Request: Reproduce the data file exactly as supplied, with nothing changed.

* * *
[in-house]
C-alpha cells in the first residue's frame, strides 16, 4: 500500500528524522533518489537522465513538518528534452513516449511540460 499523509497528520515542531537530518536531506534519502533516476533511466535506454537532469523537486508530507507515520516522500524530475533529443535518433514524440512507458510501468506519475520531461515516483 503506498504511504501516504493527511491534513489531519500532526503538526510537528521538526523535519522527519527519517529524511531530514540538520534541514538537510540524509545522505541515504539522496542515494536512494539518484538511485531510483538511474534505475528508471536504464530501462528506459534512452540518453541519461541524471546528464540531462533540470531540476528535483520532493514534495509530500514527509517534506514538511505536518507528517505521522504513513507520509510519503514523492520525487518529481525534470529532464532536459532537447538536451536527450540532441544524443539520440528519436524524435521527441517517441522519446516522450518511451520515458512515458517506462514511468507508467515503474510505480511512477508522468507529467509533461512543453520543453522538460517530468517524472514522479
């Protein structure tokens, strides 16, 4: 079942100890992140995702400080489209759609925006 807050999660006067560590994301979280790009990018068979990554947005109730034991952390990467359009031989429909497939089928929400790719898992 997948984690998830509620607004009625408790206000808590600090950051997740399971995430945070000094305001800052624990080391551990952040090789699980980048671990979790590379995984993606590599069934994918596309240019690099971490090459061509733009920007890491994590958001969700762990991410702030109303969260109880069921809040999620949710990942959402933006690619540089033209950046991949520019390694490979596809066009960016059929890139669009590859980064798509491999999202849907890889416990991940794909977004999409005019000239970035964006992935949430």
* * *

[in-house]
C-alpha cells in the first residue's frame, strides 16, 4: 500500500528524522533518489537522465513538518528534452513516449511540460 499523509497528520515542531537530518536531506534519502533516476533511466535506454537532469523537486508530507507515520516522500524530475533529443535518433514524440512507458510501468506519475520531461515516483 503506498504511504501516504493527511491534513489531519500532526503538526510537528521538526523535519522527519527519517529524511531530514540538520534541514538537510540524509545522505541515504539522496542515494536512494539518484538511485531510483538511474534505475528508471536504464530501462528506459534512452540518453541519461541524471546528464540531462533540470531540476528535483520532493514534495509530500514527509517534506514538511505536518507528517505521522504513513507520509510519503514523492520525487518529481525534470529532464532536459532537447538536451536527450540532441544524443539520440528519436524524435521527441517517441522519446516522450518511451520515458512515458517506462514511468507508467515503474510505480511512477508522468507529467509533461512543453520543453522538460517530468517524472514522479
């Protein structure tokens, strides 16, 4: 079942100890992140995702400080489209759609925006 807050999660006067560590994301979280790009990018068979990554947005109730034991952390990467359009031989429909497939089928929400790719898992 997948984690998830509620607004009625408790206000808590600090950051997740399971995430945070000094305001800052624990080391551990952040090789699980980048671990979790590379995984993606590599069934994918596309240019690099971490090459061509733009920007890491994590958001969700762990991410702030109303969260109880069921809040999620949710990942959402933006690619540089033209950046991949520019390694490979596809066009960016059929890139669009590859980064798509491999999202849907890889416990991940794909977004999409005019000239970035964006992935949430």